The dark clouds have dissipated, but the Giallorossi could merely be caught in the eye of the storm. La Lupa have reacted well on the field and in the boardroom to their Coppa Italia calamity, but two straight wins and some smart business in the winter window have not solved all of their problems.
Saturday’s crunch clash with Juventus could reopen wounds that are just beginning to heal. Roma have taken only four points from a possible 21 against the current top eight, and those struggles against the best of Serie A are a black mark on the Paulo Fonseca regime.
The Portuguese’s most notable success against a direct rival was a 3-1 triumph at the Allianz Stadium over an Old Lady that had already secured the Scudetto. A repeat of that result would represent a statement of intent in a crowded chase for the Champions League.
Despite their troubles against the Peninsula’s heavyweights, La Lupa are currently well-placed in that race. They’re off to their best start after 20 games since 2016-17, when they set club records for points, victories and goals on their way to second spot.
Edin Dzeko was proclaimed Capocannoniere that campaign, but the big Bosnian’s feud with Fonseca threatens to derail the Giallorossi’s push for a return to Europe’s elite club competition. The veteran marksman has been left out of the last two match day squads but was not transferred despite attempts to find a suitor.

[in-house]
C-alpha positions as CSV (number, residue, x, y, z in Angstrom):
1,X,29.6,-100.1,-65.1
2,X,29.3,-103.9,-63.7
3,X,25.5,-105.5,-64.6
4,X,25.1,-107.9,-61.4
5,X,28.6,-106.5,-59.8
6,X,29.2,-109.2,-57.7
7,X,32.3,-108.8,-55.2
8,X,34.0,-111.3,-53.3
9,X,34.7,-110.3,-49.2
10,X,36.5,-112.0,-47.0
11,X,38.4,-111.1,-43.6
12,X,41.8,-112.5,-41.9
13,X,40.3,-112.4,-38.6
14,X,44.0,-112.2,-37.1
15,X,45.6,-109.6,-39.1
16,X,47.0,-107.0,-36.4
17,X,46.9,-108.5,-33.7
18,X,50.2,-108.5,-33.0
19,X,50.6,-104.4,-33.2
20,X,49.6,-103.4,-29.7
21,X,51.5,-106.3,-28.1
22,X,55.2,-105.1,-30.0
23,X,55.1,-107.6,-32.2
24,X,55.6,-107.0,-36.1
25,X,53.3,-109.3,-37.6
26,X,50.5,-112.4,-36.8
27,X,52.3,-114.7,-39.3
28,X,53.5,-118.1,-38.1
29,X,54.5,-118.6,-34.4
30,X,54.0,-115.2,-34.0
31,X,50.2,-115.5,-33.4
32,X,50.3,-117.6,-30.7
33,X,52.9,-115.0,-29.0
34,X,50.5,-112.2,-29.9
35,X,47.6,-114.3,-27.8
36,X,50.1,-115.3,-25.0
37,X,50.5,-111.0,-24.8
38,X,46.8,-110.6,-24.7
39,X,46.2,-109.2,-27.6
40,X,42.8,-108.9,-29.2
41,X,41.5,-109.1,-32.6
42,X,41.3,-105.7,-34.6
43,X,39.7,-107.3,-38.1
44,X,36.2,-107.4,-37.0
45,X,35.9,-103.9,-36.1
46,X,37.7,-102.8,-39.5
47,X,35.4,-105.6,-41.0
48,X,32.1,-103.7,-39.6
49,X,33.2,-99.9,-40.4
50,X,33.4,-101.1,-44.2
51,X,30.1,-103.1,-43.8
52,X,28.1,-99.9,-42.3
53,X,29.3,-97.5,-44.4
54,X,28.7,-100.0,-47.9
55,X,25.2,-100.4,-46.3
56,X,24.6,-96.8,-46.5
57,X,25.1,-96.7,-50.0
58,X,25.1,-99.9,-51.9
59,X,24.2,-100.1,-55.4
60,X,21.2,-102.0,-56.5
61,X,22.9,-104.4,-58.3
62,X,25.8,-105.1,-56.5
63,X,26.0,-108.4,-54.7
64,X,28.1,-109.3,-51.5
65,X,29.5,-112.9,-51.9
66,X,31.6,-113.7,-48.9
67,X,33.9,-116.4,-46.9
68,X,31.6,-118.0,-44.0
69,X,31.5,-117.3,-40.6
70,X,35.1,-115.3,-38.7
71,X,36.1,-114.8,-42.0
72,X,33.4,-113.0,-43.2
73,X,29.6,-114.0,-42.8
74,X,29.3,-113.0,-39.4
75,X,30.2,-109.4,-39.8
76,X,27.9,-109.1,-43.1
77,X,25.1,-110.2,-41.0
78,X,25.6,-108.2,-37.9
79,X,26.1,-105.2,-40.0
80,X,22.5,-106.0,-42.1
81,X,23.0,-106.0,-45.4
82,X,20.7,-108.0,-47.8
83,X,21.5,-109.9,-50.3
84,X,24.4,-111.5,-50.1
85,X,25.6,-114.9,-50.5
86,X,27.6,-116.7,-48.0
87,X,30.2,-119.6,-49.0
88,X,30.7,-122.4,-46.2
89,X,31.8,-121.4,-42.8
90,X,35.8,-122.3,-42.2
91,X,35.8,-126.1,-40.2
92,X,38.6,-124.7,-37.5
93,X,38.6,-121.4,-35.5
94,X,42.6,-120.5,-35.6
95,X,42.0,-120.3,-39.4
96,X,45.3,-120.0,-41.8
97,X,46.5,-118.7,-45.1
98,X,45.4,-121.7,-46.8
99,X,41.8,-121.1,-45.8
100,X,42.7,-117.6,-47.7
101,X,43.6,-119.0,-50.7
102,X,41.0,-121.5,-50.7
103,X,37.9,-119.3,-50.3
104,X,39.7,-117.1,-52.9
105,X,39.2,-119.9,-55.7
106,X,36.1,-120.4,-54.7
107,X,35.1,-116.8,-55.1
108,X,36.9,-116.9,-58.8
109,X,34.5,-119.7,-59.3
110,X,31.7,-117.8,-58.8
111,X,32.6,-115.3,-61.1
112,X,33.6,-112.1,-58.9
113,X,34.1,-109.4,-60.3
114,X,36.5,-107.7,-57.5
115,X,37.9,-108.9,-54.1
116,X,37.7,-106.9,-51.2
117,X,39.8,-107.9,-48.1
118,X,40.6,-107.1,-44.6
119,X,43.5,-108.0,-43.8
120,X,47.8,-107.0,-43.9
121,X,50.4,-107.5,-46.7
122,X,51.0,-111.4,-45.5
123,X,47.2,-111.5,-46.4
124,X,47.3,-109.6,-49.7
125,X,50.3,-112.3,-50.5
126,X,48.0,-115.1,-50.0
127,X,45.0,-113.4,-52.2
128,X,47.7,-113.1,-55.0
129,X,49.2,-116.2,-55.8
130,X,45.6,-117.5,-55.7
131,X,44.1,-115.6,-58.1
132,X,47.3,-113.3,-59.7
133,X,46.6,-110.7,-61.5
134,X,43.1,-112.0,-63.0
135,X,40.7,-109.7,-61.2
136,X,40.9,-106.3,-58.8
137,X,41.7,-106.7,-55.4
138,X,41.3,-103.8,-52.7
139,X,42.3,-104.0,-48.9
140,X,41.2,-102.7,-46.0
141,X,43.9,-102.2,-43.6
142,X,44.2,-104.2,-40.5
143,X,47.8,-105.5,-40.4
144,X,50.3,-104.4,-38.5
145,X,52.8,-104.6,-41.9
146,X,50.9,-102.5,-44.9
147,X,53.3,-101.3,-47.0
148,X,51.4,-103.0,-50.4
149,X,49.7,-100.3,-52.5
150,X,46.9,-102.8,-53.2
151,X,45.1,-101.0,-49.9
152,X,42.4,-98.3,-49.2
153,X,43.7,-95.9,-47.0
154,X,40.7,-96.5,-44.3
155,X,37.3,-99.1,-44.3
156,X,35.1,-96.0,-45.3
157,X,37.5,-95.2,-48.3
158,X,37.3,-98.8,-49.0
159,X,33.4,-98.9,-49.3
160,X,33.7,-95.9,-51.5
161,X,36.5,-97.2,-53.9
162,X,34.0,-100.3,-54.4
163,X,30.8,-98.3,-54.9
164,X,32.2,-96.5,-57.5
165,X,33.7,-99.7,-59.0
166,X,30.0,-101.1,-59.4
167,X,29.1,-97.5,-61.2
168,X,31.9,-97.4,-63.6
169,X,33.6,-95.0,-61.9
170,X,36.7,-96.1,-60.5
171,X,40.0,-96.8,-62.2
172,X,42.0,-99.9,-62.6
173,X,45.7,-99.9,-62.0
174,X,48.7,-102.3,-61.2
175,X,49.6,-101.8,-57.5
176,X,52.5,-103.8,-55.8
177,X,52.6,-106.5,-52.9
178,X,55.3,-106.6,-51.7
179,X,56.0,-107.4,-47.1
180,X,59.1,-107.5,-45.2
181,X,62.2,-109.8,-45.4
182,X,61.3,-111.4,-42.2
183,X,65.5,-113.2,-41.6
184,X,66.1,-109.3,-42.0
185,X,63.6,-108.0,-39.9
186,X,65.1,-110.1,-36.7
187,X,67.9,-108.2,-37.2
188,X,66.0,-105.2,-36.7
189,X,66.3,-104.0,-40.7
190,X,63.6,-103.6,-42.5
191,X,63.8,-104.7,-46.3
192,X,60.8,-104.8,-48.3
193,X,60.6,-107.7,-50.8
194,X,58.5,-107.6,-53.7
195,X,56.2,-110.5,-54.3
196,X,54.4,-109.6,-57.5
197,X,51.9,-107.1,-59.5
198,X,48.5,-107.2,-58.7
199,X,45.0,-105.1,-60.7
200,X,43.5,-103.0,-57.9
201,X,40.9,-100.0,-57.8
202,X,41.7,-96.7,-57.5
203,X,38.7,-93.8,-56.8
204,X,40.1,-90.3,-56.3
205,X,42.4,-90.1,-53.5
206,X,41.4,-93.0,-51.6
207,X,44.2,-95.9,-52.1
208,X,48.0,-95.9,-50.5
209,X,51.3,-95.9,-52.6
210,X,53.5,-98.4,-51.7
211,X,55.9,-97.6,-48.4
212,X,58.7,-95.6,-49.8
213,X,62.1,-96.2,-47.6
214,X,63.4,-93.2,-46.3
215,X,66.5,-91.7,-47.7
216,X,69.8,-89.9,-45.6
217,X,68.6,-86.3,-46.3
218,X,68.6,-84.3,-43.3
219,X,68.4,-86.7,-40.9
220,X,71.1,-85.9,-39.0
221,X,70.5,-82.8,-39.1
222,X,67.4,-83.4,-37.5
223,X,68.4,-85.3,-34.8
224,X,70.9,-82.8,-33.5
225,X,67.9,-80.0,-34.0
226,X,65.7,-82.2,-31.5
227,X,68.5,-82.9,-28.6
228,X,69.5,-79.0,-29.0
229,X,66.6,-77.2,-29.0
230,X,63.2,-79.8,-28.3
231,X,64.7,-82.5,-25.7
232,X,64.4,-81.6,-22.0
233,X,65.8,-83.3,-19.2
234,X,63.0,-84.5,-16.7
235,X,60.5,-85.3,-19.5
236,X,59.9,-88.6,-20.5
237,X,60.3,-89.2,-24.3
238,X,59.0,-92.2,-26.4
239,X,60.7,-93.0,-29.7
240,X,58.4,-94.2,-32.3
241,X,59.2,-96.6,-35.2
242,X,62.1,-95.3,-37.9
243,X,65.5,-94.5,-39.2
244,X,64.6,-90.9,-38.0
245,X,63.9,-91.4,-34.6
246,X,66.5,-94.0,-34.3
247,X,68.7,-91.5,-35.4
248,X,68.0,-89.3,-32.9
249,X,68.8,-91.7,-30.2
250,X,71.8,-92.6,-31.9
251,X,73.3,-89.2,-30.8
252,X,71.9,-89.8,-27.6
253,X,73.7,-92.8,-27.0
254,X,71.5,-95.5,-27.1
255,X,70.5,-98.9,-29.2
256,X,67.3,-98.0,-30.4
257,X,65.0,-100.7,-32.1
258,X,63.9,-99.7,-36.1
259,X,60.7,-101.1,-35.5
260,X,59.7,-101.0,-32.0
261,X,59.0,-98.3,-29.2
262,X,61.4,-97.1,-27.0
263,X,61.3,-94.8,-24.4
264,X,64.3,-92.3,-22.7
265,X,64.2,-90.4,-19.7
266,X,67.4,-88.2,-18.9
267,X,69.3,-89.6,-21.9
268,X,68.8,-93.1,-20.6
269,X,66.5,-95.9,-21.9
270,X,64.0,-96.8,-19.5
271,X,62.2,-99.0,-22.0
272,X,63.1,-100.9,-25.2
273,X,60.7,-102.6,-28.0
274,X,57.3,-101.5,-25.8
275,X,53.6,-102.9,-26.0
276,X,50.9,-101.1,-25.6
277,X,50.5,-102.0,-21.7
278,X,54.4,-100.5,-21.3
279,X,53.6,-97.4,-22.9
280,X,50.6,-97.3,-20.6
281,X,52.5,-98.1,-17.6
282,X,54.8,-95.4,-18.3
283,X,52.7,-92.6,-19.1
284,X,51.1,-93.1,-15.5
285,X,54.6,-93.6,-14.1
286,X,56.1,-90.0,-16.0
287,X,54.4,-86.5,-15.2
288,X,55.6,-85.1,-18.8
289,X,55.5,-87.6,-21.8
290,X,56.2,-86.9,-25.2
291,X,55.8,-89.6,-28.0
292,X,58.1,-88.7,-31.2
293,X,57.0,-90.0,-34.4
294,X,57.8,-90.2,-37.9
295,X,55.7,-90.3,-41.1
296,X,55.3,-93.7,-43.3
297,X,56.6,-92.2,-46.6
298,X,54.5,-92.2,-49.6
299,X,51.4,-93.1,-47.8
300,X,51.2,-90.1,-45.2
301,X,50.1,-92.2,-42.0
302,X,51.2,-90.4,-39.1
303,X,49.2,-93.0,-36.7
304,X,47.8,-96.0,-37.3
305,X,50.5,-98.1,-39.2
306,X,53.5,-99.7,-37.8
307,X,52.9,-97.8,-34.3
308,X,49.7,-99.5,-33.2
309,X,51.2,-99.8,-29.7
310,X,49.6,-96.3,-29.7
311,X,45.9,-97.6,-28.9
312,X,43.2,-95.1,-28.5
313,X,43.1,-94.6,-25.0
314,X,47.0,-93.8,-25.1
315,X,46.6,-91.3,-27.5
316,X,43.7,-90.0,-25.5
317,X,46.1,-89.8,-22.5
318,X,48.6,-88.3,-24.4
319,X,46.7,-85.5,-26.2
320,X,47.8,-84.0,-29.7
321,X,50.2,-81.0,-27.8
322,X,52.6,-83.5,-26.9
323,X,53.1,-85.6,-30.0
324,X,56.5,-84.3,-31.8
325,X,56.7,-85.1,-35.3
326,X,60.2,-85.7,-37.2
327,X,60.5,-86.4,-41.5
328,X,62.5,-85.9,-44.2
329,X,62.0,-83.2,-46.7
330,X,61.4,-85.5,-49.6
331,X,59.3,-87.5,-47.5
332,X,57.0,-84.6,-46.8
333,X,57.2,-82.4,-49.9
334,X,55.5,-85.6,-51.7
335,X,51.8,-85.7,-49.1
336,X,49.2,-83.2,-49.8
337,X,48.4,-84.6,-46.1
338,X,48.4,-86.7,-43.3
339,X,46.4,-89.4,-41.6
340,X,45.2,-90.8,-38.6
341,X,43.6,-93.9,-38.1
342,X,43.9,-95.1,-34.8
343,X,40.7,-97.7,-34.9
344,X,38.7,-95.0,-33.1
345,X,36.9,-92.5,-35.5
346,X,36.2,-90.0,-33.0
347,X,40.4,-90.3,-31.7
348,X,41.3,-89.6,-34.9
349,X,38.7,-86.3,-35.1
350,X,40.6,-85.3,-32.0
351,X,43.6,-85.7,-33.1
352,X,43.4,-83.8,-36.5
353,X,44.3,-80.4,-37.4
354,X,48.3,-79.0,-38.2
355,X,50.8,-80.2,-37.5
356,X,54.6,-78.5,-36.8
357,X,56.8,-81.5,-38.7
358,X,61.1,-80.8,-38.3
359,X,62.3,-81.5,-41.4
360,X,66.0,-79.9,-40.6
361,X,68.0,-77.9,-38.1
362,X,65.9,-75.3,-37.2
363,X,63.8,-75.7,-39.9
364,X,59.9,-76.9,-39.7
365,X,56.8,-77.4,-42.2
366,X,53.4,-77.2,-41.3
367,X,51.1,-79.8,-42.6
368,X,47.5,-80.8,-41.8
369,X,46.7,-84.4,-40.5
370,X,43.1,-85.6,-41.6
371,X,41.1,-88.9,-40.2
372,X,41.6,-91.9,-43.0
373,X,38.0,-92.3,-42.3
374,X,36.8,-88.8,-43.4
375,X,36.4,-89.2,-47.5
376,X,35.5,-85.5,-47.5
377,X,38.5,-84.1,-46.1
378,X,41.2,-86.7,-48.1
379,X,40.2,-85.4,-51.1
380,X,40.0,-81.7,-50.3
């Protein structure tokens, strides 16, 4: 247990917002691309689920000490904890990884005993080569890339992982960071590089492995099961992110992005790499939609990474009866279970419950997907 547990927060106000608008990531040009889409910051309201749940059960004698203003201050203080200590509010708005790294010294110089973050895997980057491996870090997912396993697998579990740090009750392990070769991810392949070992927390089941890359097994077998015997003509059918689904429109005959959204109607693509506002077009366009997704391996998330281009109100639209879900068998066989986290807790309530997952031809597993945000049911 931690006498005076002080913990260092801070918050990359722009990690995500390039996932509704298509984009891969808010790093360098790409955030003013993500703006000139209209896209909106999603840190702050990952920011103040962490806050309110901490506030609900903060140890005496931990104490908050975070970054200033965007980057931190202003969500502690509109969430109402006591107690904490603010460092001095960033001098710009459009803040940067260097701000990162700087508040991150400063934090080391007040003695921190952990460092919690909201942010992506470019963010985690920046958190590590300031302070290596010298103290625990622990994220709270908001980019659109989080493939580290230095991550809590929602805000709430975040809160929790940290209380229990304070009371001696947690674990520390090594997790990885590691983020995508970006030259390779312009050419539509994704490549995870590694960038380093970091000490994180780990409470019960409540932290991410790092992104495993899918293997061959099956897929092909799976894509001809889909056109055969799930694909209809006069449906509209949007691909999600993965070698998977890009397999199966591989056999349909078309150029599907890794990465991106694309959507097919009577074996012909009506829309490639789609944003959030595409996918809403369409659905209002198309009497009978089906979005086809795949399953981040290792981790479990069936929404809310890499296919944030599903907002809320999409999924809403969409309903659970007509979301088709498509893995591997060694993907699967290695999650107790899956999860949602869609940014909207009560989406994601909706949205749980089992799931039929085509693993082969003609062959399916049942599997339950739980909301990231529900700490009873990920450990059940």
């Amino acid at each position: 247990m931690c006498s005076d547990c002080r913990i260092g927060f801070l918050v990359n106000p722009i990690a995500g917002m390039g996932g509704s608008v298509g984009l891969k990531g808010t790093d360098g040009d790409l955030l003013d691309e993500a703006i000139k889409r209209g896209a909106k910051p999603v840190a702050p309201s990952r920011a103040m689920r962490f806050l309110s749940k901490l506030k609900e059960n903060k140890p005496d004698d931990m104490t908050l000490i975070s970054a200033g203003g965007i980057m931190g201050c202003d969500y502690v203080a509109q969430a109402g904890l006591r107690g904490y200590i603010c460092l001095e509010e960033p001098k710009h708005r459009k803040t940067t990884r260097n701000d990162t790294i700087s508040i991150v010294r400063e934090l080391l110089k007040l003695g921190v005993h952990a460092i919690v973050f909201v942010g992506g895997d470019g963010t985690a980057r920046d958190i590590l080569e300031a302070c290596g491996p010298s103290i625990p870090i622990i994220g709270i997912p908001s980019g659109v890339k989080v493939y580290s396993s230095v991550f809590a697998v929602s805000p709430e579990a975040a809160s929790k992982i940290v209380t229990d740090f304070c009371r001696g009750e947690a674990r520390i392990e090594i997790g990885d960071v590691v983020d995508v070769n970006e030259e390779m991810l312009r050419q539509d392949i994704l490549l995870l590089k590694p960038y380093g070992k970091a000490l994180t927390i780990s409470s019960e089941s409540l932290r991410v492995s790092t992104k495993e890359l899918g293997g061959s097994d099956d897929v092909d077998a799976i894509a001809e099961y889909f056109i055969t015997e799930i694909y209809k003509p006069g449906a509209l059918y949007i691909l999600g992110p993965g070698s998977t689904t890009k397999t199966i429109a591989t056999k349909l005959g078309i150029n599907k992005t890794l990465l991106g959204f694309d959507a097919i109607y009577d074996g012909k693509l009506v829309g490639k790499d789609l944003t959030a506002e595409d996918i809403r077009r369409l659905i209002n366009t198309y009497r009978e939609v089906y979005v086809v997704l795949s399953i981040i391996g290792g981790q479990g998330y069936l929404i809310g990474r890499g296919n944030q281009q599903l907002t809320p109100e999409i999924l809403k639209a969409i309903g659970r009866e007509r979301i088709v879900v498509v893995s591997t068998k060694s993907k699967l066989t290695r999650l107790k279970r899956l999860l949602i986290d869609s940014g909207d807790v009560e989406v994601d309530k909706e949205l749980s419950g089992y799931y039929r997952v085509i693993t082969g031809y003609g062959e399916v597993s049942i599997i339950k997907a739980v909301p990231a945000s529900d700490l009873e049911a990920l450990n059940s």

Dzeko has since been stripped of the captaincy, but his presence is needed on the pitch if Roma hope to achieve their aims. Borja Mayoral has stepped up impressively in the 34-year old’s absence, but there is no reliable third option behind the Spaniard.
Depth in all departments will be crucial ahead of theEuropa League round of 32 tie with Braga, and Roma’s squad will be stretched to its limits as long as they remain in that tournament. New sporting director Tiago Pinto has done well to bring in reinforcements in attack (Stephan El Shaarawy) and at right wing-back (Bryan Reynolds), with the capture of the precocious American from under Juve’s nose particularly commendable.
The teenage Texan joins a team teeming with young talent. The likes of Gonzalo Villar and Roger Ibañez have impressed this term (despite the latter’s horror show in the Derby della Capitale), while native son Lorenzo Pellegrini is still only 24.
The building blocks of a side that can consistently challenge near the summit of the standings are already in place, but whether Fonseca or Dzeko will still be around after this summer is a mystery. Saturday’s showdown could shed some light on that question, with Champions League qualification triggering an automatic extension in the Mozambique-born mister’s contract.
Reclaiming a seat at European football’s top table would free up funds for Fonseca, but such success should not tempt the club into a senseless spending spree. La Lupa fell out of the top 30 of the Deloitte Money League in 2021after sitting 16th the year before and investing in fledgling talents is a savvy strategy for making up the gap in spending power with the likes of Juve, Inter and Napoli.
No matter what happens over the next few months, the Friedkins must foster a youth movement in the red half of Rome.